Ant. S. Did you converse, sir, with this genAnt. 8. For what reason ?

tlewoman? Dro. $. For two; and sound ones too. What is the course and drift of your compact? Ant. S. Nay, not sound, I pray you.

Dro. S. I, sir? I never saw her till this time. Dro. S. Sure ones then.

Ant. S. Villain, thou liest; for even her very Ant. S. Nay, not sure, in a thing falsing. Didst thou deliver to me on the mart. [words Dro. 8. Certain ones then.

Dro. S. I never spake with her in all my lite. Ant. S. Name them.

Ant. S. How can she thus then call us by our Dro. $. The one to save the money that he Unless it be by inspiration ?

[names, spends in tiring; the other, that at dinner they Adr. How ill agrees it with your gravity, should not drop in his porridge.

To counterfeit thus grossly with your slave, Ant. S. You would all this time have proved, Abetting him to thwart me in my mood ? there is no time for all things,

Be it my wrong, you are from me exempt, Dro. S. Marry, and did, sir; namely, e'en no But wrong not that wrong with a more contempt. time to recover hair lost by nature.

Come, I will fasten on this sleeve of thine : Ant. S. But your reason was not substantial; Thou art an elm, my husband, I a vine: why, there is no time to recover.

Whose weakness, married to thy stronger state, Dro.8. Thus I mend it: Time himself is bald, Makes me with thy strength to communicate: and therefore, to the world's end, will have bald If aught possess thee from me, it is dross, followers.

Usurping ivy, briar, or idle moss:
Ani. 8. I knew, 'twould be a bald conclusion: Who, all for want of pruning, with intrusion
But soft! who wafts us yonder!

Infect thy sap, and live on thy confusion.
Enter ADRIANA and LUCIANA.

Ani. 8. To me she speaks: she moves me for Adr. Ay, ay, Antipholus, look strange and her theme: frown,

What, was I married to her in my dream ? Some other mistress hath thy sweet aspects, Or sleep I now, and think I hear all tbis? I am not Adriana, nor thy wife.

(vow What error drives our eyes and ears amiss ? The time was once, when thou unurg'd would'st Until I know this sure uncertainty, That never words were musick to thine ear, l'll entertain the offer'd fallacy. That never object pleasing in thine eye, Luc. Dromio, go bid the servants spread for That never touch well welcome to thy hand,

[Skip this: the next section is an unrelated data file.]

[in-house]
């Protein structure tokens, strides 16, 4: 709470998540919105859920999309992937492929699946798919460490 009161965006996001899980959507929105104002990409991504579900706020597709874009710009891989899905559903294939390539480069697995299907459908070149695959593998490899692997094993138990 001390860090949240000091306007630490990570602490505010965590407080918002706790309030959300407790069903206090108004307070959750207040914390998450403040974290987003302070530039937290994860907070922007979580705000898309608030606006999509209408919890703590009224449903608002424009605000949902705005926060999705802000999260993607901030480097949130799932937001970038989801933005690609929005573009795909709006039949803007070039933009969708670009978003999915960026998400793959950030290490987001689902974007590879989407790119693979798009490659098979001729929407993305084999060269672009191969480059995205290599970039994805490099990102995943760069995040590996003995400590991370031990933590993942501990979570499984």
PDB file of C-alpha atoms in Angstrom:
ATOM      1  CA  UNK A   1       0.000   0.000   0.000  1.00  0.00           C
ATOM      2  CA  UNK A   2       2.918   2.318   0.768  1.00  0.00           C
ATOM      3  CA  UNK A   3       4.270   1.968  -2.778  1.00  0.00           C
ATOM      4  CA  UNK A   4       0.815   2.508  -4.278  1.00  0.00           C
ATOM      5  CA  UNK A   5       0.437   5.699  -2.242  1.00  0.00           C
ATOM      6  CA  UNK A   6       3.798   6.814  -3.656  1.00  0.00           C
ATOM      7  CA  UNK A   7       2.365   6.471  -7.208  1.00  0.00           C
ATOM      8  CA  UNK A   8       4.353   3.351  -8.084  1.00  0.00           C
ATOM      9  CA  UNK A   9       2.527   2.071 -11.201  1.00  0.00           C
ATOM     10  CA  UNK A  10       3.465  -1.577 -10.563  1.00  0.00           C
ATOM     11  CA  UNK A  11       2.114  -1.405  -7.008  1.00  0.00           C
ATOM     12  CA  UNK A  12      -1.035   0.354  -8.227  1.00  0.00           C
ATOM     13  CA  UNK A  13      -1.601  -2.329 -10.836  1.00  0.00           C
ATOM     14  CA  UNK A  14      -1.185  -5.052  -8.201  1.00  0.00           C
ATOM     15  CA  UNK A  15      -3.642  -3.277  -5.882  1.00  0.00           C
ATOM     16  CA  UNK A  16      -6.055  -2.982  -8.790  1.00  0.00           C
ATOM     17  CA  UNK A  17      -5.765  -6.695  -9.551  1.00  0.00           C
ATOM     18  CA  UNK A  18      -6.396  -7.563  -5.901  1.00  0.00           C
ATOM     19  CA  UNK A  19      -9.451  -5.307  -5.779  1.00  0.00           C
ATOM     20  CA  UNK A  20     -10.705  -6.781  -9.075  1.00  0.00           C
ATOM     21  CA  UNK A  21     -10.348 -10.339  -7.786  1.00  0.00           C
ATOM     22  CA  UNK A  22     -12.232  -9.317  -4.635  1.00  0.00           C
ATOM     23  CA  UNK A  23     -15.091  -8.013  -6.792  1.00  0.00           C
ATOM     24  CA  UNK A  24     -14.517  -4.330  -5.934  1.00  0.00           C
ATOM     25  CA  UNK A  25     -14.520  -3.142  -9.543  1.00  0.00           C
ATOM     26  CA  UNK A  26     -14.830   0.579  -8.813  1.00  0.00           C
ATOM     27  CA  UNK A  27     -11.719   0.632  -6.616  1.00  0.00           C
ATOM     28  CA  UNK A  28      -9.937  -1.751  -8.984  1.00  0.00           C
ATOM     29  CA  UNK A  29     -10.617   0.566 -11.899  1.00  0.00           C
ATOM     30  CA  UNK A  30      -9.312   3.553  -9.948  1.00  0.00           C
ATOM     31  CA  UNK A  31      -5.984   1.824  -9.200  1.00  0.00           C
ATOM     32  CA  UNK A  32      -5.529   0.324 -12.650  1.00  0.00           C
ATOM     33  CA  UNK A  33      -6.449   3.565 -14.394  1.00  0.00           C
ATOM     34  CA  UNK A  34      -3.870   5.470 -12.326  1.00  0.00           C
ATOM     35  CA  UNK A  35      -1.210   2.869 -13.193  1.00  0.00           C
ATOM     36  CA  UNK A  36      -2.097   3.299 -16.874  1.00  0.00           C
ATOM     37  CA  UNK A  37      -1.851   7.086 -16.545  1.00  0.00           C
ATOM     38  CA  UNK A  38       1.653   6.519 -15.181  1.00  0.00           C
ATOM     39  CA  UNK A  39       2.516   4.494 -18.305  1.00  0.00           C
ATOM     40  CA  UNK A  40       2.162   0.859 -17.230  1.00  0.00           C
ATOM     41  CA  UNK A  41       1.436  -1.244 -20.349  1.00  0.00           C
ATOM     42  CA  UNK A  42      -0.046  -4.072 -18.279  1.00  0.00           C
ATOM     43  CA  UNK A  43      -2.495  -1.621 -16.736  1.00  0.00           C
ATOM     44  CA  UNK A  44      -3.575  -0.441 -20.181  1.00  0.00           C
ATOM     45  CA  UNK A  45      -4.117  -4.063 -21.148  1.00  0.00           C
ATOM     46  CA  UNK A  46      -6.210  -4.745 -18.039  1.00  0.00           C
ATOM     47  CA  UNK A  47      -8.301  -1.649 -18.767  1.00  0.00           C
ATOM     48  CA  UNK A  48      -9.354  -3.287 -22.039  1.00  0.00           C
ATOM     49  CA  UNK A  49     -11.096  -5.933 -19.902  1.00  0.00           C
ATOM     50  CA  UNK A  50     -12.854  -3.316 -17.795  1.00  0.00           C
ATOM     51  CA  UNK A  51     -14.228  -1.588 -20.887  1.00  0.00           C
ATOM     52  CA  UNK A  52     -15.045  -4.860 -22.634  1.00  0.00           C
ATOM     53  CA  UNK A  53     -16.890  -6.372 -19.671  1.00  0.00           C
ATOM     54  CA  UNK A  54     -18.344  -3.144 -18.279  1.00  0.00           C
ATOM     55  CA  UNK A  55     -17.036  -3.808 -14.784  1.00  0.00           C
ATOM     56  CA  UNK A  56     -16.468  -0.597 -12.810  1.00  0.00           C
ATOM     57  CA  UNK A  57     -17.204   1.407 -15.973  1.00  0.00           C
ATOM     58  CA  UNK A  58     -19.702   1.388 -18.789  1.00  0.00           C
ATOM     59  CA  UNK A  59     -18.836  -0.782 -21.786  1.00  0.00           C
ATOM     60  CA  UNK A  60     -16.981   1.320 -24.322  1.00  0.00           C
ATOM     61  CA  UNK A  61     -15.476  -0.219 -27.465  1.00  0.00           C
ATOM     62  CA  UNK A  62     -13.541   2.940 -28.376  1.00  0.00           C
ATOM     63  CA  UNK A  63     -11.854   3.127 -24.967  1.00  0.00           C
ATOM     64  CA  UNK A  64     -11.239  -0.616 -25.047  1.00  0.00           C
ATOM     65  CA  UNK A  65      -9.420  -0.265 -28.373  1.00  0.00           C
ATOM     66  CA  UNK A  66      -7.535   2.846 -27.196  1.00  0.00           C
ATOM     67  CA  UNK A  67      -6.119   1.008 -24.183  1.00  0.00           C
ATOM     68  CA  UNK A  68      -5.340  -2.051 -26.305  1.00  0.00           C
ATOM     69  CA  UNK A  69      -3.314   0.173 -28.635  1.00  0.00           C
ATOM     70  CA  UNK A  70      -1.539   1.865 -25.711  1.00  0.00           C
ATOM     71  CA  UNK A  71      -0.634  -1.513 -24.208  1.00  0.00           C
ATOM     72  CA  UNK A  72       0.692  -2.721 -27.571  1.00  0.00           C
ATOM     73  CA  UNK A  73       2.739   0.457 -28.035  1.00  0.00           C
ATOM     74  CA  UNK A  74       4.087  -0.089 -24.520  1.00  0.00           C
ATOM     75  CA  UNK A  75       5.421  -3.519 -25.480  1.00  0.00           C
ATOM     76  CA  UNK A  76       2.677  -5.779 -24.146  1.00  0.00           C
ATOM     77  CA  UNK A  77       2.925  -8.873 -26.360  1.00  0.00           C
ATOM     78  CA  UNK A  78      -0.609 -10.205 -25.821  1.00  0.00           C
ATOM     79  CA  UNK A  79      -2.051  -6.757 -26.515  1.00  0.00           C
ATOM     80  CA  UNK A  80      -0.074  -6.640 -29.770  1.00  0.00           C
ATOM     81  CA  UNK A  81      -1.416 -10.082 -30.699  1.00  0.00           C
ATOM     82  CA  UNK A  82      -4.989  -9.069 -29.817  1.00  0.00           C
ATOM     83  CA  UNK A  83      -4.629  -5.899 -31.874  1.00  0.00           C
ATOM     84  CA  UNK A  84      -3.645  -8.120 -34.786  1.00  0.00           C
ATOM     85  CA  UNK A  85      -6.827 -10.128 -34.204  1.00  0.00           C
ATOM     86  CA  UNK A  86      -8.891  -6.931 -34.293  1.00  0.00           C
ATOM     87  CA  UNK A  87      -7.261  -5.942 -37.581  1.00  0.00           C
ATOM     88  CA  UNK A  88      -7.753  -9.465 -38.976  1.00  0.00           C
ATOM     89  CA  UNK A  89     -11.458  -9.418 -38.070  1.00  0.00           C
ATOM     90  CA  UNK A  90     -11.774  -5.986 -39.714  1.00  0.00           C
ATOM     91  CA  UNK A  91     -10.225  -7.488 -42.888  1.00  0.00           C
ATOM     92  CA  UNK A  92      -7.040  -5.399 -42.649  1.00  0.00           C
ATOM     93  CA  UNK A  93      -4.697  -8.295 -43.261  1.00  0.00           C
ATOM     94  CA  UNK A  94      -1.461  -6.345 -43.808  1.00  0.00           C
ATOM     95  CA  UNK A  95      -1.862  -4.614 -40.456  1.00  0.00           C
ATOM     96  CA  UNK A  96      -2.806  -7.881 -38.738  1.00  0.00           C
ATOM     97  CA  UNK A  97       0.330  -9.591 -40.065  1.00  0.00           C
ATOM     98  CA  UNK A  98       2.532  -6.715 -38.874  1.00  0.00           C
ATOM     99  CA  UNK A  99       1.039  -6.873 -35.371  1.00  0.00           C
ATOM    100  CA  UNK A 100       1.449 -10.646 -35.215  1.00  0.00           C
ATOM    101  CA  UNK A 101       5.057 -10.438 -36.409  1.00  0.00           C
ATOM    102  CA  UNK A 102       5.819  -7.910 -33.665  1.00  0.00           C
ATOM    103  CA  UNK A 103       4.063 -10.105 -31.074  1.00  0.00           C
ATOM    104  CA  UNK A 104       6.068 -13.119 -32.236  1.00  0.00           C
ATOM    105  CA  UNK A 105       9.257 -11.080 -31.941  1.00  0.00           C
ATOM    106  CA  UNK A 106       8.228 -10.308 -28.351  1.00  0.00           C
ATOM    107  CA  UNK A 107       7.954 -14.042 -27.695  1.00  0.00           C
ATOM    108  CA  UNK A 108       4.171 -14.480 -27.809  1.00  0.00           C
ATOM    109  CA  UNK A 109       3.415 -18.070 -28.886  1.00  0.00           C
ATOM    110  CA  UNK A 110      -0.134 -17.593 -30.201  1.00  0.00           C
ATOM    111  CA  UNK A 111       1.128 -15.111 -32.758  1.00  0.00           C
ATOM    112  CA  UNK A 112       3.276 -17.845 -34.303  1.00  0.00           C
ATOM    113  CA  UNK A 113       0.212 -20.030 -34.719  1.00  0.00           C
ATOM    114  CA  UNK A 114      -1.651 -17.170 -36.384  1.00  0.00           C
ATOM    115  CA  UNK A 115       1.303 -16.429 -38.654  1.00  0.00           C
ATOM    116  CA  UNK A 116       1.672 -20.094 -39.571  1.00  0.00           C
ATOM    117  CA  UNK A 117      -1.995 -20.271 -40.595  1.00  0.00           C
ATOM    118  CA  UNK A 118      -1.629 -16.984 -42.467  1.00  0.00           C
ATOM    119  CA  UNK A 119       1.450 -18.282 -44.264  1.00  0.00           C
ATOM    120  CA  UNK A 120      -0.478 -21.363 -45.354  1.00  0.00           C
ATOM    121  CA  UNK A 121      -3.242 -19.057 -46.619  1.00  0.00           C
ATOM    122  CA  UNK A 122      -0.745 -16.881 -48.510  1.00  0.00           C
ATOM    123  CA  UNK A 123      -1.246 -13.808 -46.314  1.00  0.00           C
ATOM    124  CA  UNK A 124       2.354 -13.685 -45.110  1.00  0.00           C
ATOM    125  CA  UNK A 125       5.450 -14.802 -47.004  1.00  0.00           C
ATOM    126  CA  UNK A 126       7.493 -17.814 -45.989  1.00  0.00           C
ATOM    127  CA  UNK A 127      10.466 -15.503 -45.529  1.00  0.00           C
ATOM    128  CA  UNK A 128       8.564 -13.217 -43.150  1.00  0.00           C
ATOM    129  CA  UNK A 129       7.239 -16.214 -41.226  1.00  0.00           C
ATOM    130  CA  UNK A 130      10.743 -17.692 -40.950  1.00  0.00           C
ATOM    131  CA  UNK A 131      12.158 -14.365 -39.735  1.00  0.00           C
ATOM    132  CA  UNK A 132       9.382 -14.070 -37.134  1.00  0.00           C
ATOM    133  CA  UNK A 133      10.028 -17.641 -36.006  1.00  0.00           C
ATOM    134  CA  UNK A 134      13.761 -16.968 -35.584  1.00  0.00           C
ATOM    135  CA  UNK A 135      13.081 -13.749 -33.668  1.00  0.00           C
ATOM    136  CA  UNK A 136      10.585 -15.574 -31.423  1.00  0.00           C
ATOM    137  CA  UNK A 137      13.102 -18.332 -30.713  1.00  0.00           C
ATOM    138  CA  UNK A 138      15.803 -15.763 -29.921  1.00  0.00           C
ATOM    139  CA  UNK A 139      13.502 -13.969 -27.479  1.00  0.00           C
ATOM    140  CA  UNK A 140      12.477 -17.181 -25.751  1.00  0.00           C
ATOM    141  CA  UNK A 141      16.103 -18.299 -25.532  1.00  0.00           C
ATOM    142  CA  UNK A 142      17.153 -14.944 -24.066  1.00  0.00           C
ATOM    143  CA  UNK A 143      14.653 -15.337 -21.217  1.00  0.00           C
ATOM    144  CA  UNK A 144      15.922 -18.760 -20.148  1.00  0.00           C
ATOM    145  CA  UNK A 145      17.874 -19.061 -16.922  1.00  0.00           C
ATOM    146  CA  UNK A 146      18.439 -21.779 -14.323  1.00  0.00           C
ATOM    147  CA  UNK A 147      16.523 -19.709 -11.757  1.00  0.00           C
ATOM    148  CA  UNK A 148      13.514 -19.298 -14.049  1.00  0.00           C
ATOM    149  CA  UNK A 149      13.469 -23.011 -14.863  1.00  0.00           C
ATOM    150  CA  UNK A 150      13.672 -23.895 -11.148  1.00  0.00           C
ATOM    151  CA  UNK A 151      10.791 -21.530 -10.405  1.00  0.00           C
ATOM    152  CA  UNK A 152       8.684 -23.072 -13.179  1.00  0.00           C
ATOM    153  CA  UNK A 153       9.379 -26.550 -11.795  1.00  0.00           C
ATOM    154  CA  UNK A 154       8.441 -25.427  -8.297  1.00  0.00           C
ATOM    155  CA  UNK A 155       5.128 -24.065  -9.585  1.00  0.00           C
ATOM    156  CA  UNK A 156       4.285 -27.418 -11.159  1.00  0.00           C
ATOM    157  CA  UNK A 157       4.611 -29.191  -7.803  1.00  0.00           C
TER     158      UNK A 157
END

(sinner. That never meat sweet suvour'd in thy taste, Dro. 8. O, for my beads! I cross me for a Unless I spake, look'd, touch'd, or carv'd to thee. This is the fairy land ;--0, spite of spites;-How comes it now, my husband, oh, how comes! We talk with goblins, owls, and elvish sprites; That thou art then estranged from thyself? [it, If we obey them not, this will ensue, Thyself I call it, being strange to me, They'll suck our breath, or pinch us black and That, undividable, incorporate,

dinner.

blue,

Luc. Why prat'st thou to thyself, and an- Ant. E. And welcome more common; for swer'st not?

[sot! that's nothing but words. Dromio, thou drone, thou snail, thou slug, thou Bal. Small cheer, and great welcome, makes Dro. $. I am transformed, master, am not I ? & merry feast.

(sparing guest; Ant. 8. I think thou art, in mind, and so am I. Ant. E. Ay, to a niggardly host, and more Dro. S. Nay, master, both in mind, and in my But though my cates be mean, take them in good Ant. S. Thou hast thine own form. (shape. part;

[heart. Dro. S.

No, I am an ape. Better cheer may yon have, but not with better Luc. If thou art chang’d to aught,'tis to an ass. But, soft; my door is lock'd; Go bid them let us Dro. S. 'Tis true; she rides me, and I long for in.

[lian, Jea'! grass.

Dro. E. Maud, Bridget, Marian, Cicely, Gil'Tis so, I am an ass; else it could never be, Dro. S. (within.] Mome, malt-horse, capon, But I should know her as well as she knows me. coxcomb, idiot, patch!

(hatch: Adr. Come, come, no longer will I be a fool, Either get thee from the door, or sit down at the To put the finger in the eye and weep, Dost thou conjure for wenches, that thou call'st Whilst man, and master, laugh my woes to for such store,

(the door. scorn.